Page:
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Veery, Christian Artuso
Photo © Christian Artuso

Photo: Christian Artuso
Breeding evidence - Veery
Breeding evidence
Relative abundance - Veery
Relative abundance
Probability of observation - Veery
Probability of observation

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Catharus fuscescens
Landscape associations:

Click on plot to view table of mean abundance
Conserv. status:
SRANK: Abundant Breeder (S5B)
Number of squares
ConfirmedProbablePossiblePoint counts
19 181 522 1759
Long-term BBS trends
RegionYearsTrend (conf. interv.) Reliab.
Manitoba1970 - 2015 -0.16 (-1.13 - 0.861)High
Canada1970 - 2015 -0.668 (-1.05 - -0.286)High

Mean abundance (number of birds detected per 5 min. point count) and percentage of squares occupied by region

Bird Conservation Regions [abund. plot] [%squares plot]
Arctic Plains and MountainsBoreal Hardwood TransitionBoreal Softwood Shield
0.00% 0.2982% 0.256%
Boreal Taiga PlainsPrairie PotholesTaiga Shield and Hudson Plains
0.2436% 0.1935% 0.00%

Characteristics and Range The Veery is a secretive thrush that forages on the damp forest floor but nevertheless fills the woodland canopy with its hauntingly ethereal song. It is best distinguished from similar thrushes of Manitoba (Swainson's, Hermit, and Gray-cheeked) by its song of descending couplets, veer call, weak speckling on the breast, and evenly rufous back, wings, and tail. The Veery nests in deciduous and mixed forests across the southern boreal biome from central British Columbia to southern Newfoundland, south to Colorado and around the Great Lakes to Pennsylvania, as well as south along the Appalachian Mountains and in small disjunct areas as far south as New Mexico (Heckscher et al. 2017). This long-distance migrant overwinters mainly in the Amazon Basin and the Atlantic forest of southeastern Brazil (Heckscher et al. 2017).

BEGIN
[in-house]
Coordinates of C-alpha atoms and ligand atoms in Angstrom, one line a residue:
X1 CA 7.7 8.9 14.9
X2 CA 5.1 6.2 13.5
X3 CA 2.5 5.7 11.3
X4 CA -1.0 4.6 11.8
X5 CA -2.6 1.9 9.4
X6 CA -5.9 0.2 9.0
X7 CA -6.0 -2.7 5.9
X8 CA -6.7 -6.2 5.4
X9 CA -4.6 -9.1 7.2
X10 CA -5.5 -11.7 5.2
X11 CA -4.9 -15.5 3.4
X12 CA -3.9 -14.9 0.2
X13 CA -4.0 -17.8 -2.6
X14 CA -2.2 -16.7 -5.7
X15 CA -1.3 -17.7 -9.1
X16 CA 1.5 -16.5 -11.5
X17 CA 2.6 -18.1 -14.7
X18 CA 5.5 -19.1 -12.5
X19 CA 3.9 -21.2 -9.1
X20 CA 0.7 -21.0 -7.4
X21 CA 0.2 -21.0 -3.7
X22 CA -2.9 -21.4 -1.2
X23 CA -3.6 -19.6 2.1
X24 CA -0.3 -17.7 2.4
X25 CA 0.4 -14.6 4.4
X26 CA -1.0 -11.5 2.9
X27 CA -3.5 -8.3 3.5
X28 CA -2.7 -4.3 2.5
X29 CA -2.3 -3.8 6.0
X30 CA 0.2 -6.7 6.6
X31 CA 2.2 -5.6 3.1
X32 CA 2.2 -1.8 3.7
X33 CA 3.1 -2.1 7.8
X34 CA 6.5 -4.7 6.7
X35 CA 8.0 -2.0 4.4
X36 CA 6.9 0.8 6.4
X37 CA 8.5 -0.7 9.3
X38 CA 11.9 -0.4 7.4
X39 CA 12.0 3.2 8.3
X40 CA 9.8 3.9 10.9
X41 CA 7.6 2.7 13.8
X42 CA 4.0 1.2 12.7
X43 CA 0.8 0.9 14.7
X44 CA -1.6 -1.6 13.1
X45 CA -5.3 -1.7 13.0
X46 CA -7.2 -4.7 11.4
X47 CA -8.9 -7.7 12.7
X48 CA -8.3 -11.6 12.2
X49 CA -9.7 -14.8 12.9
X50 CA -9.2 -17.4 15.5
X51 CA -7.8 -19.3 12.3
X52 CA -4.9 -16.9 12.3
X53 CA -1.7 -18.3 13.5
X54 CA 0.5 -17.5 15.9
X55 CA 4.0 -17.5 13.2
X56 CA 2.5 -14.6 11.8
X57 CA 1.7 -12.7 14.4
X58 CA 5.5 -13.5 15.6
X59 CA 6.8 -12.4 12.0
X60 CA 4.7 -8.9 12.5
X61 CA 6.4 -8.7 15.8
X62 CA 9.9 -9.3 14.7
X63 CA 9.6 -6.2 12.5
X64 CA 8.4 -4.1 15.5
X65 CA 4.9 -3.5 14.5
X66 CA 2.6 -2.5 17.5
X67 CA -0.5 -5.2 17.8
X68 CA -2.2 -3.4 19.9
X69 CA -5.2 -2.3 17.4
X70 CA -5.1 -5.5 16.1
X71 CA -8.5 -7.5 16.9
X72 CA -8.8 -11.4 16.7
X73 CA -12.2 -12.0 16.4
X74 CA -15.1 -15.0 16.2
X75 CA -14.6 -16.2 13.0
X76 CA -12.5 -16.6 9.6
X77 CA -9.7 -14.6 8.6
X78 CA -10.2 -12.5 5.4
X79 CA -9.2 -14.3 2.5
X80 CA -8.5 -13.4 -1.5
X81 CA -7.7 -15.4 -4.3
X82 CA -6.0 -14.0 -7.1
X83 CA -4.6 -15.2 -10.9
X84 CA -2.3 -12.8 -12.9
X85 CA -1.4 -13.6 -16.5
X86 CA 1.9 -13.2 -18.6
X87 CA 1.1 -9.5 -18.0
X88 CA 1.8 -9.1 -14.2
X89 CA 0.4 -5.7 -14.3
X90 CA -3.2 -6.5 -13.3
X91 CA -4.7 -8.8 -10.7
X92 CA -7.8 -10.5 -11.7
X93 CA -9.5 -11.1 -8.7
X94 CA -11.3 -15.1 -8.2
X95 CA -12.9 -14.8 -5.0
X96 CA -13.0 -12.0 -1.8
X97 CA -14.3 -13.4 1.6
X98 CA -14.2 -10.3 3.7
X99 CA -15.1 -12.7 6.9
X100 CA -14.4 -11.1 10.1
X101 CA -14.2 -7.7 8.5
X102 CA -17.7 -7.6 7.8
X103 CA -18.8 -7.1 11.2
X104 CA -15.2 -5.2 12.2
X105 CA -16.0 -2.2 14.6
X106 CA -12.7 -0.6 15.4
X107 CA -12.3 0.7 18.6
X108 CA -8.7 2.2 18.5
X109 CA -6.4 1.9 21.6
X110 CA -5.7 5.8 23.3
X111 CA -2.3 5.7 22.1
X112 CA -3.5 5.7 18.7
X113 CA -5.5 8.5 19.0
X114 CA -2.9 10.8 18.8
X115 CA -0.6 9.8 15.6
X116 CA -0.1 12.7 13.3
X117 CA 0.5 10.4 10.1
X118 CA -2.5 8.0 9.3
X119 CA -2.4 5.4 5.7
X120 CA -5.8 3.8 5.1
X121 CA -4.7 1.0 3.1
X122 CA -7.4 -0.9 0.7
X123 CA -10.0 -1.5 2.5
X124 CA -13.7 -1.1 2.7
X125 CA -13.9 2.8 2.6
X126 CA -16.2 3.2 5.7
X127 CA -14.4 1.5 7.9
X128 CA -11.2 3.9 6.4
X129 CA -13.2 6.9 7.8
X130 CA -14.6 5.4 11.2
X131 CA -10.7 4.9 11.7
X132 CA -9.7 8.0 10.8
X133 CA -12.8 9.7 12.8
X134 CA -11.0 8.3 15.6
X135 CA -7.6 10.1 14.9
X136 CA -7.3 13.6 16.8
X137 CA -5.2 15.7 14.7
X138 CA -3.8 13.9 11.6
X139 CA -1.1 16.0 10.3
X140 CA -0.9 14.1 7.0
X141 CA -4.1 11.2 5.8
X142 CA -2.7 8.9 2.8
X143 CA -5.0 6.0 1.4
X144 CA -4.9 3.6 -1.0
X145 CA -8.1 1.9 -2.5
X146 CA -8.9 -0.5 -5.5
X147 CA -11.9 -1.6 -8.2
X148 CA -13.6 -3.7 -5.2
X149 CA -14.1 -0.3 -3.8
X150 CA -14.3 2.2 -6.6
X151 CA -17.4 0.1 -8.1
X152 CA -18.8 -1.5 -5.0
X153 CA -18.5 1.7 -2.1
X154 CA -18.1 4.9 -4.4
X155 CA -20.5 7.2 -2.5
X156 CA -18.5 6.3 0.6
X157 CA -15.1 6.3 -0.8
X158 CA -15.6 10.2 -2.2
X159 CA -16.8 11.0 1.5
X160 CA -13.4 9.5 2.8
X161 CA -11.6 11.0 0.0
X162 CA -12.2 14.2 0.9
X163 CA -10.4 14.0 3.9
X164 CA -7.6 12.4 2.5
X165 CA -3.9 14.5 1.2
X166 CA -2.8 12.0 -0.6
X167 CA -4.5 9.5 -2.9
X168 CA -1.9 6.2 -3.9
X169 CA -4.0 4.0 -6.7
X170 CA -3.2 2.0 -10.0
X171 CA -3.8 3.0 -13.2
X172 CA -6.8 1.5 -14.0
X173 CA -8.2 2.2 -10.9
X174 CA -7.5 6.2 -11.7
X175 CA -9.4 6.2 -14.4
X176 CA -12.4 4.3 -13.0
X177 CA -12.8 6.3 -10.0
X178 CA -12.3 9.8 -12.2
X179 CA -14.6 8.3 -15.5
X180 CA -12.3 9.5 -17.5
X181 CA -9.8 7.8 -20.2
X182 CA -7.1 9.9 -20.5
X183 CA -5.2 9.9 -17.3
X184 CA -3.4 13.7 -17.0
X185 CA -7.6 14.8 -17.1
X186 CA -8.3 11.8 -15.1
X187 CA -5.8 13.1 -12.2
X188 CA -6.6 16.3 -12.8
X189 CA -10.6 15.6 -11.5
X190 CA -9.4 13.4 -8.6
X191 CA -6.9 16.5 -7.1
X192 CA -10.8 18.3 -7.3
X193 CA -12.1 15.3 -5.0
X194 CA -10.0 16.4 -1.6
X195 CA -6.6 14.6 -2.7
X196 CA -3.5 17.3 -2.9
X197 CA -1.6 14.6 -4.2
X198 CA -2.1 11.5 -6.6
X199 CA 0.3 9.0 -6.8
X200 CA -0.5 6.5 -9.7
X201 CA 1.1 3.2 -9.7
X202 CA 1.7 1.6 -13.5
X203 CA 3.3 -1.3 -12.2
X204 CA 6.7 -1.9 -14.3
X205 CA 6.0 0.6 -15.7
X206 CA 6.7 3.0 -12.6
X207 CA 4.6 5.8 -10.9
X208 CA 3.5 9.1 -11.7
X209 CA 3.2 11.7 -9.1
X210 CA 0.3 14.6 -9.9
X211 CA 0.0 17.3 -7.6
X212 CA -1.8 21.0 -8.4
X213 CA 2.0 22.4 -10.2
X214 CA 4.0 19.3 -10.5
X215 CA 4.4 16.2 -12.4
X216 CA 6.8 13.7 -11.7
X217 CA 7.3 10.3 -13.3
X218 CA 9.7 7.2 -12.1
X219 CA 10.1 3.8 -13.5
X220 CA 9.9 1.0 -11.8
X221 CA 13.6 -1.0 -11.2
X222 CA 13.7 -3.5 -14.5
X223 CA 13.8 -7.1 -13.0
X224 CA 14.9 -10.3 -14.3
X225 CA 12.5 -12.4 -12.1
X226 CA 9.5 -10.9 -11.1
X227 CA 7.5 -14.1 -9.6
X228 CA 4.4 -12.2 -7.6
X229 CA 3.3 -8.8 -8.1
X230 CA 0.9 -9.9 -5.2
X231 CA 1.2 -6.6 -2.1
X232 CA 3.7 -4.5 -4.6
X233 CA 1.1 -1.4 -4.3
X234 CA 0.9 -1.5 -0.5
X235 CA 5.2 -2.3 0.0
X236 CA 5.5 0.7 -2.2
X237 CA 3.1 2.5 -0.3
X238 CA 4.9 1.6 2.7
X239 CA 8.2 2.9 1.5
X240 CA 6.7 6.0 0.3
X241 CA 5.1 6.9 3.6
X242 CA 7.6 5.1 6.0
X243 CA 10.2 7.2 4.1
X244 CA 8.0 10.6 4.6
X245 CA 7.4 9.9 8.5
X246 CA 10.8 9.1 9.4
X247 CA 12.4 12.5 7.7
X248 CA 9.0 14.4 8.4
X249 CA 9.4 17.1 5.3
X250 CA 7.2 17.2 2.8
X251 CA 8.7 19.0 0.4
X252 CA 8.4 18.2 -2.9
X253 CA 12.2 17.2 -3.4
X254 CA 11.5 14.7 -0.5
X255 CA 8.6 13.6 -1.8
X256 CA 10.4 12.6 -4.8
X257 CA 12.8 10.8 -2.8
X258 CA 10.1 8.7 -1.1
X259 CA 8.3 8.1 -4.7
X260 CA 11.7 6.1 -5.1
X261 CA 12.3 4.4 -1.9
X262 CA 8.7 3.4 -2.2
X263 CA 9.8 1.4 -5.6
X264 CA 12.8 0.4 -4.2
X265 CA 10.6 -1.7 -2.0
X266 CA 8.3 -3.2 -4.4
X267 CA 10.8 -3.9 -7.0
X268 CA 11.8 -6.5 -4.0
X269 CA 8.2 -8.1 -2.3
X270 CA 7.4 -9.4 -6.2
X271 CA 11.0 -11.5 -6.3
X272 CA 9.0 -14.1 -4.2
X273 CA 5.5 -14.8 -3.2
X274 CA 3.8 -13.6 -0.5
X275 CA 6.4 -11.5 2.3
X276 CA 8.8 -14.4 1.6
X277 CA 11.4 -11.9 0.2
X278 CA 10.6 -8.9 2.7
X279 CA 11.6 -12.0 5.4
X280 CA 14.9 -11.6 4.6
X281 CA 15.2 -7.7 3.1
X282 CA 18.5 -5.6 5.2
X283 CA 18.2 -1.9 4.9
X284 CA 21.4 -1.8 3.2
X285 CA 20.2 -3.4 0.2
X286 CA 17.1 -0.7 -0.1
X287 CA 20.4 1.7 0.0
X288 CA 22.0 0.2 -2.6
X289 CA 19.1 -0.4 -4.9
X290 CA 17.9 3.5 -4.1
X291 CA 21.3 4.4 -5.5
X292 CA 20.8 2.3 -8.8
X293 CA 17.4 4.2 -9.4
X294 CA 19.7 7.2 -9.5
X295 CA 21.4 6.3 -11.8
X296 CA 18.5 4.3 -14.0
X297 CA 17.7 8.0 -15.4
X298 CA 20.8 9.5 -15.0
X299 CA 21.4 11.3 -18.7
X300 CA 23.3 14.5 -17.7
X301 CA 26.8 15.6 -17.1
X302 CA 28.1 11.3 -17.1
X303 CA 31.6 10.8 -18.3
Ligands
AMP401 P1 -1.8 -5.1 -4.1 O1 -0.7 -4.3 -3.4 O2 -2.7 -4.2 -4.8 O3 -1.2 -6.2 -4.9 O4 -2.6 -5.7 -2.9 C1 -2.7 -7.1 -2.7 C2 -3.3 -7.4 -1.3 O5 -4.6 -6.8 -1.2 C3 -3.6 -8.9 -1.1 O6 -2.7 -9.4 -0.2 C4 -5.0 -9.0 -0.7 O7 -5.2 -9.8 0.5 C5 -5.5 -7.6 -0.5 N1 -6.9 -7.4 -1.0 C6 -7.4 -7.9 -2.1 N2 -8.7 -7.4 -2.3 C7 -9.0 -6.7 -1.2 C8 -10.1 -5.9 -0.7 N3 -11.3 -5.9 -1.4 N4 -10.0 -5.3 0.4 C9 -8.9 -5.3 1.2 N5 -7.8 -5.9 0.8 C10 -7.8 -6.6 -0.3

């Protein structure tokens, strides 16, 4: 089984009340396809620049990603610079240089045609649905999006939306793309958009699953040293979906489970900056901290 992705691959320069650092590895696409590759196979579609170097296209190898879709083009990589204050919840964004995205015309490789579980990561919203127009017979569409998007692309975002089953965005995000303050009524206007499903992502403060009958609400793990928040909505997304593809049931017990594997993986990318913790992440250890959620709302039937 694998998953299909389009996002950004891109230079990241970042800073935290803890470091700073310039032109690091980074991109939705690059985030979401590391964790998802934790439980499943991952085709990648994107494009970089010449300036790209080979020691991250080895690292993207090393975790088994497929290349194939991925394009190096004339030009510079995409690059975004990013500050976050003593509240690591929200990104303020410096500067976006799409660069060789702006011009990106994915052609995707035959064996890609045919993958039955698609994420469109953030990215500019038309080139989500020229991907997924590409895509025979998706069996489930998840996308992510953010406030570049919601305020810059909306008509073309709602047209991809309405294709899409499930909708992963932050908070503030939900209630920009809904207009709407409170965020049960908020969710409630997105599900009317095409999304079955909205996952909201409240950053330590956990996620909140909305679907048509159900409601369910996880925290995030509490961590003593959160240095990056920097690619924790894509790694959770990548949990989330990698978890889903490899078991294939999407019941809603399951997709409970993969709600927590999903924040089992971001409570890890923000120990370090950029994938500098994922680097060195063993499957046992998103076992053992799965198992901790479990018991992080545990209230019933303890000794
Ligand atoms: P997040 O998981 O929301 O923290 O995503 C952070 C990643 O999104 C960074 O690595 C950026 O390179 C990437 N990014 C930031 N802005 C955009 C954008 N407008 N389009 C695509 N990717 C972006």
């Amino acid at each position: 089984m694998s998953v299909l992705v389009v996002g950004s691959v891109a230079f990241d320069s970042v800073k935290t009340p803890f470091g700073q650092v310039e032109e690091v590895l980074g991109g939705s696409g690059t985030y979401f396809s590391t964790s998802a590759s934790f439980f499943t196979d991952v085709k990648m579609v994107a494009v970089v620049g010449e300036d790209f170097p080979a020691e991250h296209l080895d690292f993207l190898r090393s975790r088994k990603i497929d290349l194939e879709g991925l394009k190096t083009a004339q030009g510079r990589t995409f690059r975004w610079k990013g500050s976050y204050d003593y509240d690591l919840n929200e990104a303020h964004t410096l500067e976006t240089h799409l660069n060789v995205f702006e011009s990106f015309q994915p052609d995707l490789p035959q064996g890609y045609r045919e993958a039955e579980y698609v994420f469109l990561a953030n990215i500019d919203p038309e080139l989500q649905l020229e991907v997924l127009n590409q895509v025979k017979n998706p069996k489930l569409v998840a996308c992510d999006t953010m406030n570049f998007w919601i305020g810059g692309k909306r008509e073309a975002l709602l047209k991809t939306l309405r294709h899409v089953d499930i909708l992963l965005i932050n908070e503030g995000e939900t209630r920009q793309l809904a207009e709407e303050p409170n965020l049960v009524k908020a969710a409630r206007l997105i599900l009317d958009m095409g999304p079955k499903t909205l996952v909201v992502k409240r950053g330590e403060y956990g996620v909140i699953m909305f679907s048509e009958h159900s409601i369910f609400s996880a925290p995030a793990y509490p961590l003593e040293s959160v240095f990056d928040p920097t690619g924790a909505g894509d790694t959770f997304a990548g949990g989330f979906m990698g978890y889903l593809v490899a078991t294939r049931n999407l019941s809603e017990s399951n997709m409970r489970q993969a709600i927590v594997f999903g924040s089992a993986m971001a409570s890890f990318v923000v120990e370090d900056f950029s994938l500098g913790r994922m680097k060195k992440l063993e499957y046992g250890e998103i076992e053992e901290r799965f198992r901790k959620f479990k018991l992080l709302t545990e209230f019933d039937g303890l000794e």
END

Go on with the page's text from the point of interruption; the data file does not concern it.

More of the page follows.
Distribution, Abundance, and Habitat As depicted in The Birds of Manitoba, the Veery was found across southern Manitoba, from near Berens River (~52N) in the east to near Flin Flon (~54.5N) in the west. There were two outlying possible breeding records: 30 km southwest and 60 km northeast of Thompson respectively. The Veery reached its highest abundances along the southern boreal fringe, especially in the Boreal Hardwood Transition, with slightly lower relative abundance in the southern Boreal Taiga Plains and along the slopes of the Manitoba Escarpment at the transition of the Prairie Potholes including parts of the Westlake Plains. The probability of observation shows a similar pattern, but with a band of relatively high values along the Arden Ridge and in parts of the Upper Assiniboine Valley. In Manitoba, the Veery is generally most common in aspen-dominated woodlands (The Birds of Manitoba) and its pattern of relative abundance reflects this, roughly following the boreal-parkland transition. It was found nesting in all but the extreme southwest of the Prairie Potholes, but only in wooded habitats such as wooded islands and riparian corridors. Atlas data also suggest current absence from the agriculturally dominated Red River Valley south of Winnipeg. Although its range extends well into the boreal biome, the Veery is not found in pure coniferous stands, and the northernmost birds appear to seek out pockets of deciduous growth. Areas with a dense and often damp understorey are preferred, especially early-successional habitats such as beaver swales and areas regenerating after other disturbances (Heckscher et al. 2017).

Trends, Conservation, and Recommendations BBS data show long-term declines in Canada, although there is no significant trend in Manitoba. The causes of decline are unclear but, as with many long-distance migrants, rapid deforestation in South America may have a negative impact on the Veery (Heckscher et al. 2017). In Canada, threats include the loss of second-growth forests and activities that increase forest fragmentation (Heckscher et al. 2017). In Manitoba, the Veery is one of a suite of primarily deciduous forest species (also including the Threatened Golden-winged Warbler and Eastern Whip-poor-will) that would benefit from conservation of the increasingly fragmented boreal-parkland transition.

Lynnea A. Parker, Christian Artuso

Recommended citation: Parker, L. A. 2018. Veery in Artuso, C., A. R. Couturier, K. D. De Smet, R. F. Koes, D. Lepage, J. McCracken, R. D. Mooi, and P. Taylor (eds.). The Atlas of the Breeding Birds of Manitoba, 2010-2014. Bird Studies Canada. Winnipeg, Manitoba [27 May 2024]

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Banner photo: Christian Artuso